Board is 0ffended by Christoffel's comments

March 16, 2006|by TARA REILLY


Washington County School Board member Bernadette Wagner had sharp words Wednesday for Health Officer William Christoffel, who on Tuesday faulted the school system for not doing enough to fight teen pregnancy.

"I think he's a bully, and he's using the school system as a scapegoat," Wagner said.

Wagner said she thought Christoffel was pointing the finger, which wouldn't solve the teen pregnancy problem.

"In my mind, talking about the problem isn't the same thing as addressing it," she said.

Christoffel told the Washington County Commissioners on Tuesday that the Health Department has received little help from the School Board in efforts to reduce the number of teens giving birth. He also called the Health Department's relationship with the School Board "difficult."

Christoffel said that in 2004, 206 females between the ages of 15 and 19 had babies, an increase from 185 births in 2003.


Wagner said the curriculum meetings - one of which Christoffel attended - are open to the public. She said he made presentations to the School Board about teen pregnancy at least twice.

Wagner and other Board of Education officials said the school system has been working to prevent teen pregnancy, including through its curriculum, with the Health Department and community groups, and by offering after-school activities.

"Is there more we can do? Perhaps, yeah, but it can't be done in one day," board member Wayne D. Ridenour said.

Patricia Abernethy, deputy superintendent for instruction, said if students get pregnant, the school system will make sure they get support during pregnancy and after birth.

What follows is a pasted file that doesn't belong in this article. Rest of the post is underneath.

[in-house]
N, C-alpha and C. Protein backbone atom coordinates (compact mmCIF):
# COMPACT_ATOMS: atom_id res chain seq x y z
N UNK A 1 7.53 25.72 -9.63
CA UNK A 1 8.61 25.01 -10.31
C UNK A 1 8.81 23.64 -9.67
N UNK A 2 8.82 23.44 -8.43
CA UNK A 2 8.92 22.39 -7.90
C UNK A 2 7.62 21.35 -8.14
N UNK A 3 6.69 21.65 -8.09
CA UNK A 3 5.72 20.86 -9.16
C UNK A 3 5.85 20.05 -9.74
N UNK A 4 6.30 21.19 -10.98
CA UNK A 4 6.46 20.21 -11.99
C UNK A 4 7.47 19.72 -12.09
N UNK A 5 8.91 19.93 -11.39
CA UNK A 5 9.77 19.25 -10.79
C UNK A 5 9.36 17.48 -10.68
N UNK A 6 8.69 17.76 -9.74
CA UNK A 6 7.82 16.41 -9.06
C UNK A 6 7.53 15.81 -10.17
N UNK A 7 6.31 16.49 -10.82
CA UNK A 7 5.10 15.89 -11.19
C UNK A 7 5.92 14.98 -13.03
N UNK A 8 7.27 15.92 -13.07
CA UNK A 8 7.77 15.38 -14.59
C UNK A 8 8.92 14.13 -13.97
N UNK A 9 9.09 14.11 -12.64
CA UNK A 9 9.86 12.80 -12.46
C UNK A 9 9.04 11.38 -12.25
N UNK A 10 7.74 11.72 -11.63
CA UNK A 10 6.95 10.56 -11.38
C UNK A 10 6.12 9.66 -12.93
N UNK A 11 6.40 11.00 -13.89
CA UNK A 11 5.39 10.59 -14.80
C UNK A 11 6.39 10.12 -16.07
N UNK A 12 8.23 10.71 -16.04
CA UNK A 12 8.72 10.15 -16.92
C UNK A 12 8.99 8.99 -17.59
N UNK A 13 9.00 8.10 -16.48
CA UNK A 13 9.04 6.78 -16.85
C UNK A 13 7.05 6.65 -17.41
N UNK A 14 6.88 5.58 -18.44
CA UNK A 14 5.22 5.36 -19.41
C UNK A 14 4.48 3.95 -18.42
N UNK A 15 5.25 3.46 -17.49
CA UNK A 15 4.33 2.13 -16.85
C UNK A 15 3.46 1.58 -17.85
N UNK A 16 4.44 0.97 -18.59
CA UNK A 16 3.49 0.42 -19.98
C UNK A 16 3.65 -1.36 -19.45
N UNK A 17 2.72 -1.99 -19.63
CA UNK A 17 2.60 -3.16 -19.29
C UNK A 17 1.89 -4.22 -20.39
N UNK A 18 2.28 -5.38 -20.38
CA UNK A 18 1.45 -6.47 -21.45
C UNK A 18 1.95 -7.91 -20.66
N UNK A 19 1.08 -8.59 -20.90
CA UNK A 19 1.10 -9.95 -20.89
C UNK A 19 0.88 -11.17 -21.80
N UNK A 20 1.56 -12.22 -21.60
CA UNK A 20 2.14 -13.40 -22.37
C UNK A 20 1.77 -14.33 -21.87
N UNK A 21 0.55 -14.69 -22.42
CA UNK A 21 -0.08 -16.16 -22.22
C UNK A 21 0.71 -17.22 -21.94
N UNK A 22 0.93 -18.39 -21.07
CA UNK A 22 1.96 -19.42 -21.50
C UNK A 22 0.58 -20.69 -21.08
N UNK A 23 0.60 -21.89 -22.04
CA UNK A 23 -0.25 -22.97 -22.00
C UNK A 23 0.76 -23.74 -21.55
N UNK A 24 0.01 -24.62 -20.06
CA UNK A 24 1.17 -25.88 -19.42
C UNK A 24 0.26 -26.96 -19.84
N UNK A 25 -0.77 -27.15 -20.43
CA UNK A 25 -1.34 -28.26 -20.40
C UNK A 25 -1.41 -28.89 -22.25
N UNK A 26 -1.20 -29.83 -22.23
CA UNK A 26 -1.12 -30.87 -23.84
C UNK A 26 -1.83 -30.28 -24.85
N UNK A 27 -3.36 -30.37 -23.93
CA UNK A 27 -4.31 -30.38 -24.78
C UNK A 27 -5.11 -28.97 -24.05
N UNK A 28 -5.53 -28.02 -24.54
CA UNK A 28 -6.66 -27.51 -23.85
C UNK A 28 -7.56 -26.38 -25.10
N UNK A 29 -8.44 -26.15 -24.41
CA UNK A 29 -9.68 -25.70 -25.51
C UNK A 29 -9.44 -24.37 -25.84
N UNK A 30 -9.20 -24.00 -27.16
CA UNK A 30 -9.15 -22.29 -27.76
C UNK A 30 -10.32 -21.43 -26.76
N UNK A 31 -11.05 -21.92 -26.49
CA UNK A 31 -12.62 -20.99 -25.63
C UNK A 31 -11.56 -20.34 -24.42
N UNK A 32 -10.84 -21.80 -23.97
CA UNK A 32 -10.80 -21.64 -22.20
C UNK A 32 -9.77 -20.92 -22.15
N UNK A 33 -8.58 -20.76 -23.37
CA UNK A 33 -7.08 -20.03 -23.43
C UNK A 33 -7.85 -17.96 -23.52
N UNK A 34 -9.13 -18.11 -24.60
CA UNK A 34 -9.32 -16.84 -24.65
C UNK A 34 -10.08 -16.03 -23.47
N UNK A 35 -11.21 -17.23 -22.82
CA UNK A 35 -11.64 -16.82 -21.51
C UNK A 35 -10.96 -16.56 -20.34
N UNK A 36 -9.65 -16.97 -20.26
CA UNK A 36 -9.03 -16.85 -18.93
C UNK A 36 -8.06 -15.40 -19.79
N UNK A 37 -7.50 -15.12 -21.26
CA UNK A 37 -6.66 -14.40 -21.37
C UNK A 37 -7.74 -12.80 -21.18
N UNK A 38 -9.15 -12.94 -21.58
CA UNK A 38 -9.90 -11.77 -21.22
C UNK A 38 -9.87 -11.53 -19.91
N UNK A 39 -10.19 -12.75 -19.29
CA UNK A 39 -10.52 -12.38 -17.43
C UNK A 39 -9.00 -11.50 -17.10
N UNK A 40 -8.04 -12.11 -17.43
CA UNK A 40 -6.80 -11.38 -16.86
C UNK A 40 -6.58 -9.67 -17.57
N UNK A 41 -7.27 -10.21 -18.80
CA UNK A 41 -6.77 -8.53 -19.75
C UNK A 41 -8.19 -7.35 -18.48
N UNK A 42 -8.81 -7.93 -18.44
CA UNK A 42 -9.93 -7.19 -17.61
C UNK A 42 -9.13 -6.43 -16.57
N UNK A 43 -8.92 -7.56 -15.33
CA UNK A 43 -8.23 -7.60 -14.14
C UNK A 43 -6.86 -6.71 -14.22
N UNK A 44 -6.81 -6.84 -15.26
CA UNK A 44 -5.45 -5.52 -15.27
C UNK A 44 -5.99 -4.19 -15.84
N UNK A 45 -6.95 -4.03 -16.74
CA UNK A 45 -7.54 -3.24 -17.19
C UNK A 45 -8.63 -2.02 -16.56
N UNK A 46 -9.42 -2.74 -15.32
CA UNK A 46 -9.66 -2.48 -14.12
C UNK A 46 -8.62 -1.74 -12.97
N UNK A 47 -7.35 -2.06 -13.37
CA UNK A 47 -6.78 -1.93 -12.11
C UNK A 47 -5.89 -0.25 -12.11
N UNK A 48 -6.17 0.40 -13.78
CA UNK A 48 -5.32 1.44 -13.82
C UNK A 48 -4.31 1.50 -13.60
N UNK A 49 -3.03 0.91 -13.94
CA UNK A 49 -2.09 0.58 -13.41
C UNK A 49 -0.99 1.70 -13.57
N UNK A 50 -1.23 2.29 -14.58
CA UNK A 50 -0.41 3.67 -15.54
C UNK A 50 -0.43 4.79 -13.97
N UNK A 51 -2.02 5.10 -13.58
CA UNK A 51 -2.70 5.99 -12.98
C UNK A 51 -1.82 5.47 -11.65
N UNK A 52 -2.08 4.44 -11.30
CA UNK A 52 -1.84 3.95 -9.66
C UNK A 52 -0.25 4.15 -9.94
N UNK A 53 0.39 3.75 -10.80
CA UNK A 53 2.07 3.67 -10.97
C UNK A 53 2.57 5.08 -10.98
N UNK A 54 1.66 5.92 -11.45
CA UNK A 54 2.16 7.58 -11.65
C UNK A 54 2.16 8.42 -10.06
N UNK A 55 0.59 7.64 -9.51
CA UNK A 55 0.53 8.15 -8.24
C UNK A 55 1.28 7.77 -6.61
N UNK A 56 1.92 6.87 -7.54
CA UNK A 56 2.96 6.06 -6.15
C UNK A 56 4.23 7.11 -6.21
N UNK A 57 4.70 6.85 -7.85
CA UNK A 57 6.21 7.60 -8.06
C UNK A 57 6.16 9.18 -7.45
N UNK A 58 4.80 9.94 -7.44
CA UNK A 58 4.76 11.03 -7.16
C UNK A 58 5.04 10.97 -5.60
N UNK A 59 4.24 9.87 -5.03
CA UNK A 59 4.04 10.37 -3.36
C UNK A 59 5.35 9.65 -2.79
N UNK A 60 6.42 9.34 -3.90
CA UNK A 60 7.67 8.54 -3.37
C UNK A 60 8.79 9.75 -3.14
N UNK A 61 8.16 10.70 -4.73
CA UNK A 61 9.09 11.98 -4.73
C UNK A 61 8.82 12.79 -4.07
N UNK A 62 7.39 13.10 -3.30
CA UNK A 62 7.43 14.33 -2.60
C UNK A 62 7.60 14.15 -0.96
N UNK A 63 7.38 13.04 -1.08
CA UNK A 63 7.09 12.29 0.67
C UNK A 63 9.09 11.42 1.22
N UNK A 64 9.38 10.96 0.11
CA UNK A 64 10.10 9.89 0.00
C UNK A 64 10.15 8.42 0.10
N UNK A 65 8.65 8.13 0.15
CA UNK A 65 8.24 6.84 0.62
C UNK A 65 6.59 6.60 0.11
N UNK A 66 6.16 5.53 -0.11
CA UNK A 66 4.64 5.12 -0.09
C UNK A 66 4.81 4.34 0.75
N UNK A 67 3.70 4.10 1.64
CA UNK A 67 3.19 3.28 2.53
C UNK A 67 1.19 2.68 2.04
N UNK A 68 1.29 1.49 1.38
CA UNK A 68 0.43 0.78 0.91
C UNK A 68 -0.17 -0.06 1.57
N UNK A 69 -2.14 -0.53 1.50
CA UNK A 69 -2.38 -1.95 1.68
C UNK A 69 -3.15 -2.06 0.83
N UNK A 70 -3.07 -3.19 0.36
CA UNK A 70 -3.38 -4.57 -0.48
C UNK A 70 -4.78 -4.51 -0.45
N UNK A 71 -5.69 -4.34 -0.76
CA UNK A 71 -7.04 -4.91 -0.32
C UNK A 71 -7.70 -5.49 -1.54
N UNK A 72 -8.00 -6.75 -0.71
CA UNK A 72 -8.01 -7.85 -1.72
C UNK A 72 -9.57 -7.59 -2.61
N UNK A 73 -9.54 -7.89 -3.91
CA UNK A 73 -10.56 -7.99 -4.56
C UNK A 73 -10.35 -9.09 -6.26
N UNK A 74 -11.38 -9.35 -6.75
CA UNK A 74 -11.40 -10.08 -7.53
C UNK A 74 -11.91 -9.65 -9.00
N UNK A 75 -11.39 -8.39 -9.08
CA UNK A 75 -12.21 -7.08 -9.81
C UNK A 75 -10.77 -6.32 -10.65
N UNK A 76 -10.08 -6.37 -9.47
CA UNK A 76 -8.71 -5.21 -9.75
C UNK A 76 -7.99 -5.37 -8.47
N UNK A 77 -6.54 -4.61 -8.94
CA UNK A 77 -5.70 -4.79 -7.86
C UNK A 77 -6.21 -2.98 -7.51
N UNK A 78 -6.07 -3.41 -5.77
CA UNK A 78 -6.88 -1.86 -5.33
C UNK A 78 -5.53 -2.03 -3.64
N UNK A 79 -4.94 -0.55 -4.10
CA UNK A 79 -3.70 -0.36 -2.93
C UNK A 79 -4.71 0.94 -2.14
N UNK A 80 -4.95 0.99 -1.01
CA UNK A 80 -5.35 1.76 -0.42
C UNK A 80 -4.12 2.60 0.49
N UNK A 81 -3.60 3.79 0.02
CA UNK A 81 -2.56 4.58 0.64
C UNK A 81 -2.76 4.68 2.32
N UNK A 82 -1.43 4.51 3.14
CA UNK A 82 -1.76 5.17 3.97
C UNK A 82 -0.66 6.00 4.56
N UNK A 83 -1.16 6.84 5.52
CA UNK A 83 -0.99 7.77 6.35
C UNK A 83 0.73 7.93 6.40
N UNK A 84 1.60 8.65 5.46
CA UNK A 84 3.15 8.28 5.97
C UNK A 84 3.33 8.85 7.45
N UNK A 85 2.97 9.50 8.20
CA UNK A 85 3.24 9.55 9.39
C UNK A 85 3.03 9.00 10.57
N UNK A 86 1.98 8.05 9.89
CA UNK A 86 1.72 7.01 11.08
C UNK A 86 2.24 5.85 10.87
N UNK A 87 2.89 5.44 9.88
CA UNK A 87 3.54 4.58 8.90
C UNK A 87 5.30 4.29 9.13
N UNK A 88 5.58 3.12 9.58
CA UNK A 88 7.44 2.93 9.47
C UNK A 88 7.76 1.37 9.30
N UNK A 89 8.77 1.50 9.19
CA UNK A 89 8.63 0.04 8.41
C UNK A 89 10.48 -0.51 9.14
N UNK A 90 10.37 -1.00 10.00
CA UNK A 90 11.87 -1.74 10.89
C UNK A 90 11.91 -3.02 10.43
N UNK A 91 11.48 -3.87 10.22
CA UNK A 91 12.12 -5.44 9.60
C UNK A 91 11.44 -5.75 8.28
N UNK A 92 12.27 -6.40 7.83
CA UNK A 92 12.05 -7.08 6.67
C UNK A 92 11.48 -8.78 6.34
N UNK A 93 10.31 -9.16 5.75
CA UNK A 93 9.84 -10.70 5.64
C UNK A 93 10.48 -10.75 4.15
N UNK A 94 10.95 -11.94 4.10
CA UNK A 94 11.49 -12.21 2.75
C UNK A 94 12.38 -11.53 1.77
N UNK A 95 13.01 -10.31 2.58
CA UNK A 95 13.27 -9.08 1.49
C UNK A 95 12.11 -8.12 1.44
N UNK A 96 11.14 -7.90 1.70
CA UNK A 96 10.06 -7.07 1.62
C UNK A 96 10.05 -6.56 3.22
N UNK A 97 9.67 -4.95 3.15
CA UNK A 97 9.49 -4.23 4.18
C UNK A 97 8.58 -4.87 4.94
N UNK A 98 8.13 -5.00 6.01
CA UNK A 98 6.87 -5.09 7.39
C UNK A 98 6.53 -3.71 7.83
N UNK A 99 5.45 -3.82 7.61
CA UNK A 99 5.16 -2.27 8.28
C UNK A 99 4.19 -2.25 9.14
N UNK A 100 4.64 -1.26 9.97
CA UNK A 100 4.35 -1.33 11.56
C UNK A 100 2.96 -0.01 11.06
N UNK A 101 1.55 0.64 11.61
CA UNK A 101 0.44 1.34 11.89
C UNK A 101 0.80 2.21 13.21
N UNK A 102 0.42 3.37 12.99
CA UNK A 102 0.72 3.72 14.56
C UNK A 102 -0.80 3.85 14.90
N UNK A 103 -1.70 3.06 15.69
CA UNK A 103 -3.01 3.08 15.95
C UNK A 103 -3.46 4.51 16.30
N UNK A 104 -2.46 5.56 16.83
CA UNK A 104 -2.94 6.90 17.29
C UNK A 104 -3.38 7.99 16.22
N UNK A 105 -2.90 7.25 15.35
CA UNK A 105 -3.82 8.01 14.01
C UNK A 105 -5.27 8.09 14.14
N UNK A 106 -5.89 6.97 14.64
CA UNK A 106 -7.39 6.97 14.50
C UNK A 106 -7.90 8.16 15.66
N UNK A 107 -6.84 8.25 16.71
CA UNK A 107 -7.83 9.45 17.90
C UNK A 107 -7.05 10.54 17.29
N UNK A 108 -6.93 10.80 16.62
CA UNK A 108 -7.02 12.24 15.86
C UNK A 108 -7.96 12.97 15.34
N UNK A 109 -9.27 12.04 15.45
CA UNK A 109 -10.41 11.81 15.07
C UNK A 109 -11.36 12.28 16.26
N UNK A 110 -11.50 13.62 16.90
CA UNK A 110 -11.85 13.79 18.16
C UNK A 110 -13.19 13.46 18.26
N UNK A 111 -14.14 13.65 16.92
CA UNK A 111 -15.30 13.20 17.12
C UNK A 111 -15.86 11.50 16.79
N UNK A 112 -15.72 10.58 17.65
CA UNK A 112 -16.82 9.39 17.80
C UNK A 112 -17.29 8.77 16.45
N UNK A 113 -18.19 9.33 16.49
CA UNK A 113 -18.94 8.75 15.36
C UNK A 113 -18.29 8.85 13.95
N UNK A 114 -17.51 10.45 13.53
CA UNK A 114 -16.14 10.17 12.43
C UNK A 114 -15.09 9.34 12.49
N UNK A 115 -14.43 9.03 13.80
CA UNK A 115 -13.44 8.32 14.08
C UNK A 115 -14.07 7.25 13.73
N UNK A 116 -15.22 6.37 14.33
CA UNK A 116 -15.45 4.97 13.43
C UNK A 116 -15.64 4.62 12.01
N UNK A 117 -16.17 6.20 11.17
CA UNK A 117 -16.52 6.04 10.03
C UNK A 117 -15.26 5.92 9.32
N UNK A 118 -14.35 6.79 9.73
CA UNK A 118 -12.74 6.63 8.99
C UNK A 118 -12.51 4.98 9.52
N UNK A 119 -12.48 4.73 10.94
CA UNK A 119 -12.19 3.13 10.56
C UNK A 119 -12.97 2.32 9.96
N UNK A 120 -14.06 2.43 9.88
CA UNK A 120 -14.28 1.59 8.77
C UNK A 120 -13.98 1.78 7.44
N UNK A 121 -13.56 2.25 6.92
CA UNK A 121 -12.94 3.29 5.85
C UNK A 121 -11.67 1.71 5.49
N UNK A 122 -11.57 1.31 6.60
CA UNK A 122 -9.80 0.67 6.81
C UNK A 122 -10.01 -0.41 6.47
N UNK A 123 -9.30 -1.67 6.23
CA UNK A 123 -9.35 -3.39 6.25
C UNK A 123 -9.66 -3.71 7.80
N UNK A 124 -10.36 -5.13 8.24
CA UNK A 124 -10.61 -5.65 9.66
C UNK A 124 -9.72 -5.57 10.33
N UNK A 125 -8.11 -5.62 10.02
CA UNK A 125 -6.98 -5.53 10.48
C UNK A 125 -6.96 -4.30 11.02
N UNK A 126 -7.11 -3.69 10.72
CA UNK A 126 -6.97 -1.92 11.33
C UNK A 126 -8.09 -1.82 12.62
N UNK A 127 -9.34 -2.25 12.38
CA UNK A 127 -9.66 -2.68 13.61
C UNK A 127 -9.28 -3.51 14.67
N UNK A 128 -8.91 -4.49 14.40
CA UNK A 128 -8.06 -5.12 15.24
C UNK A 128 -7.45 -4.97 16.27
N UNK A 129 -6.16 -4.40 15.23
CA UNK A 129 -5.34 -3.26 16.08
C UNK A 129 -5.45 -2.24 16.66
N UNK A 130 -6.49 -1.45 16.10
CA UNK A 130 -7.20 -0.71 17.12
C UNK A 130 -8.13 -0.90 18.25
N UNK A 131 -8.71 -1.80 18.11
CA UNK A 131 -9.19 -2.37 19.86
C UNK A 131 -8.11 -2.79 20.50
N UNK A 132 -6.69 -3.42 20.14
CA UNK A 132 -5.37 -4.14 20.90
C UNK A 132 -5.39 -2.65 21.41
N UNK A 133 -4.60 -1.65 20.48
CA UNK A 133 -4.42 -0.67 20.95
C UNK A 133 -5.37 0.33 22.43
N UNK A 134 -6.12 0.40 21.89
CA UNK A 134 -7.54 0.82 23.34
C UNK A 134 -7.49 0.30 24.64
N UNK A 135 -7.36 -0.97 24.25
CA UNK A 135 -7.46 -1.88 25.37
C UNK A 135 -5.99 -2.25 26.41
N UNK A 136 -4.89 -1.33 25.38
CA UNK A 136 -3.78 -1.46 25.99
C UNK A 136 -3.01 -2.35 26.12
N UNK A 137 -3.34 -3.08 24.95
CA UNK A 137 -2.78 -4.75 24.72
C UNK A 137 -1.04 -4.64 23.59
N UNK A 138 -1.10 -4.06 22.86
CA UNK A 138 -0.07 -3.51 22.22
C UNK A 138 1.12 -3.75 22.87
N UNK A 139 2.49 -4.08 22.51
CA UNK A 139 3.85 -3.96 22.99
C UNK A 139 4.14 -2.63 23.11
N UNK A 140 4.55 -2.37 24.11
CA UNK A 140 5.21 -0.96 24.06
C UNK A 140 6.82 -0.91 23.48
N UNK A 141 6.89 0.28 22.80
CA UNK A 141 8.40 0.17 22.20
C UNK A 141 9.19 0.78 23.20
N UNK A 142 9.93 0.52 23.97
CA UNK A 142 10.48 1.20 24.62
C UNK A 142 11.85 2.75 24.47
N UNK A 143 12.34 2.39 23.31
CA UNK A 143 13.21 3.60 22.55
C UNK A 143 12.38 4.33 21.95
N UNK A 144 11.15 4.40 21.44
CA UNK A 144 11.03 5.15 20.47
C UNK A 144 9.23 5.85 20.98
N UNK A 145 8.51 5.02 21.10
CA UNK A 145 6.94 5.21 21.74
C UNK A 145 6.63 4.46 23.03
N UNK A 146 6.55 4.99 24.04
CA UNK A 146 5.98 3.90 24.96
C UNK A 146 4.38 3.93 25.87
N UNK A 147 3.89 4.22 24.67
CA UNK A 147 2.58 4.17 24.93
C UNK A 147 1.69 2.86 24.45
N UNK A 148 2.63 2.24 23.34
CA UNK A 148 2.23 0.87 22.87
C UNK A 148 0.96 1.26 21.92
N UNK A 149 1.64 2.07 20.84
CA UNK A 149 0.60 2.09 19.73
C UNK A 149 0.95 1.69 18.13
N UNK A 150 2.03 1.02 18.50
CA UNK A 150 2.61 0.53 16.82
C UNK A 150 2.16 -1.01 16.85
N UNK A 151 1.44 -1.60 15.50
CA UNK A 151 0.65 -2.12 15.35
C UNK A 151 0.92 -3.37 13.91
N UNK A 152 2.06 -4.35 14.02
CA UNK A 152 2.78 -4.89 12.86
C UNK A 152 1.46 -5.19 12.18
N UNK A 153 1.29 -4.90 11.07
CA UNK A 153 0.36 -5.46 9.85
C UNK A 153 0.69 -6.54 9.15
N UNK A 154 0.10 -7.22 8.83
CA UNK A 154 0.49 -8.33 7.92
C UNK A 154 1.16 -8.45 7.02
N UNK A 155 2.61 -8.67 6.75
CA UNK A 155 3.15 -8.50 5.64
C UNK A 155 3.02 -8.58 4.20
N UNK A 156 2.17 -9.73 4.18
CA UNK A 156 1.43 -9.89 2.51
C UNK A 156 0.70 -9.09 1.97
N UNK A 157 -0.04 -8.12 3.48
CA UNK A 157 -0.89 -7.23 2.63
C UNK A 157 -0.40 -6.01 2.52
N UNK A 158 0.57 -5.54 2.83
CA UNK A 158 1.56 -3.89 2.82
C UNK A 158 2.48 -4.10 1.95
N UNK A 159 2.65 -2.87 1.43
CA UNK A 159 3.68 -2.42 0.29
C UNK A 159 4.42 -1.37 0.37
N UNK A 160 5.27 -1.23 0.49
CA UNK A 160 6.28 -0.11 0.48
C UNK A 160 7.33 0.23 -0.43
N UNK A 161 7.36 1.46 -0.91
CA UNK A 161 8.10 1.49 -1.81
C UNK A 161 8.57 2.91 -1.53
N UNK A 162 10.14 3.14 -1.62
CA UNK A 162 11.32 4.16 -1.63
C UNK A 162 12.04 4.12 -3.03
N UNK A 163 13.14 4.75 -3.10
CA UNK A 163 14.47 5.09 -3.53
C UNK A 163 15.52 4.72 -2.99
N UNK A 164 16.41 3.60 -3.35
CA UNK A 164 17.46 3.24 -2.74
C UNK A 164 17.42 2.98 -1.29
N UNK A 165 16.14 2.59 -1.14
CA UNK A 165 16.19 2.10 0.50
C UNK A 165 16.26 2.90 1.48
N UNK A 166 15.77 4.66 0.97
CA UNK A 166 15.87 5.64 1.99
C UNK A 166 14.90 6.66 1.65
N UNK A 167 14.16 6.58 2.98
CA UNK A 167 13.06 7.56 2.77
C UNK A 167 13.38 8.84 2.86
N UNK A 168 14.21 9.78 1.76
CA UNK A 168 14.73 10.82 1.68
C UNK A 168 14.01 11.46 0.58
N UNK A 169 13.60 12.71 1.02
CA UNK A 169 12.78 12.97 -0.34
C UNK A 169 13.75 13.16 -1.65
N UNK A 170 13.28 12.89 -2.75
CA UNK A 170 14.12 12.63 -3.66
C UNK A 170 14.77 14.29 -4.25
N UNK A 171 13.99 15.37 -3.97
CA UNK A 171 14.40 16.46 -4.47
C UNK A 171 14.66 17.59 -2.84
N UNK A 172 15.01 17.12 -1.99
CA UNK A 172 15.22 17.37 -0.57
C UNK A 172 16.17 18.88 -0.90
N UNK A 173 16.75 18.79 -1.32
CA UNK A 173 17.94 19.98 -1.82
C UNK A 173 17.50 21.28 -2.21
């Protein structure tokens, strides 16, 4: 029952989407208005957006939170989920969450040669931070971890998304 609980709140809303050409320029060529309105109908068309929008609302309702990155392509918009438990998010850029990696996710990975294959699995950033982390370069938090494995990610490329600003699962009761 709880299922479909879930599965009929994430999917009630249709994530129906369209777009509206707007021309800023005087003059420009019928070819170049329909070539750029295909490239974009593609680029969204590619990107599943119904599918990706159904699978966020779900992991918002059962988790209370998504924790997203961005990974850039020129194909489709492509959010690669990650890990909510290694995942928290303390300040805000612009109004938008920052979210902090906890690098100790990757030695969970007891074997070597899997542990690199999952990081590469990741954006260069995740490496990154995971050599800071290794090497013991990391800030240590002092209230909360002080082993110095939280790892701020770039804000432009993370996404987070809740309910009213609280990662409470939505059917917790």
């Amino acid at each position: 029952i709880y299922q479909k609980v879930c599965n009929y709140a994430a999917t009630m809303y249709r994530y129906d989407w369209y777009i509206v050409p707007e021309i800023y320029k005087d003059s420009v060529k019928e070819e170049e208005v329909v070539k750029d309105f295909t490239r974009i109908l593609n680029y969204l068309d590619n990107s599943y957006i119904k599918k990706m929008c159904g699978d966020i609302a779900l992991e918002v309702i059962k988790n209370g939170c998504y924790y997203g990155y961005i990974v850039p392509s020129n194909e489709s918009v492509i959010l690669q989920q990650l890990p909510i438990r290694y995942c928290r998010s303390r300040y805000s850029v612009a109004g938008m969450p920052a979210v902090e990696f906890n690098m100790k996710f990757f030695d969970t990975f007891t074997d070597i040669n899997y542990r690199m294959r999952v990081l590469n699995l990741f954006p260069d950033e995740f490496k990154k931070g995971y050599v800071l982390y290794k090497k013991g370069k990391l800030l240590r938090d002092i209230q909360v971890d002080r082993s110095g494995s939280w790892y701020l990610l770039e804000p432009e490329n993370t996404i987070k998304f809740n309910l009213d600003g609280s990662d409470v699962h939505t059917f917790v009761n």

One thing the school system won't do is hand out contraceptives, Abernethy and Ed Masood, supervisor of athletics, health and physical education, said.

They said that decision should be up to the parents.

The school system teaches students about contraception in its family health curriculum, they said. School nurses may refer students to Health Department clinics, where contraceptives are available for no charge.

Masood said the resources provided by the clinics aren't usually advertised.

He said that "folks don't even have a clue that these items are available."

Students begin receiving family life instruction in public schools in fifth through eighth grades. It ends in 10th grade with a one-credit high school graduation requirement course, Masood said in a January memo to a School Board curriculum and instruction committee.

The earliest school systems in Maryland may begin teaching students about such issues is fifth grade, Masood and Abernethy said. They said that restriction is set by the state.

Family life instruction covers pregnancy and childbirth, contraception, parenting responsibilities, abstinence, sexually transmitted infections, and sexual abuse and rape.

Abernethy said teen pregnancy is an issue not only for the school system but for parents, civic groups, religious organizations, the business community and local governments.

One of the main tasks is to change the mind-set of teens that giving birth is acceptable, Abernethy said. She said many teens who have babies have family members who also were teen parents.

A post-partum survey conducted by the Health Department in 2003 revealed that 106 of 112 teen mothers had a family member who also was a teen parent.

"It's going to take a long time to change this," Abernethy said.

School officials said they don't anticipate Christoffel's comments to harm any efforts to reduce teen pregnancy.

"We're committed to the kids," said Robert "Bo" Myers, executive director of secondary school administration. "That's not going to be a barrier for the Board of Education or the staff."

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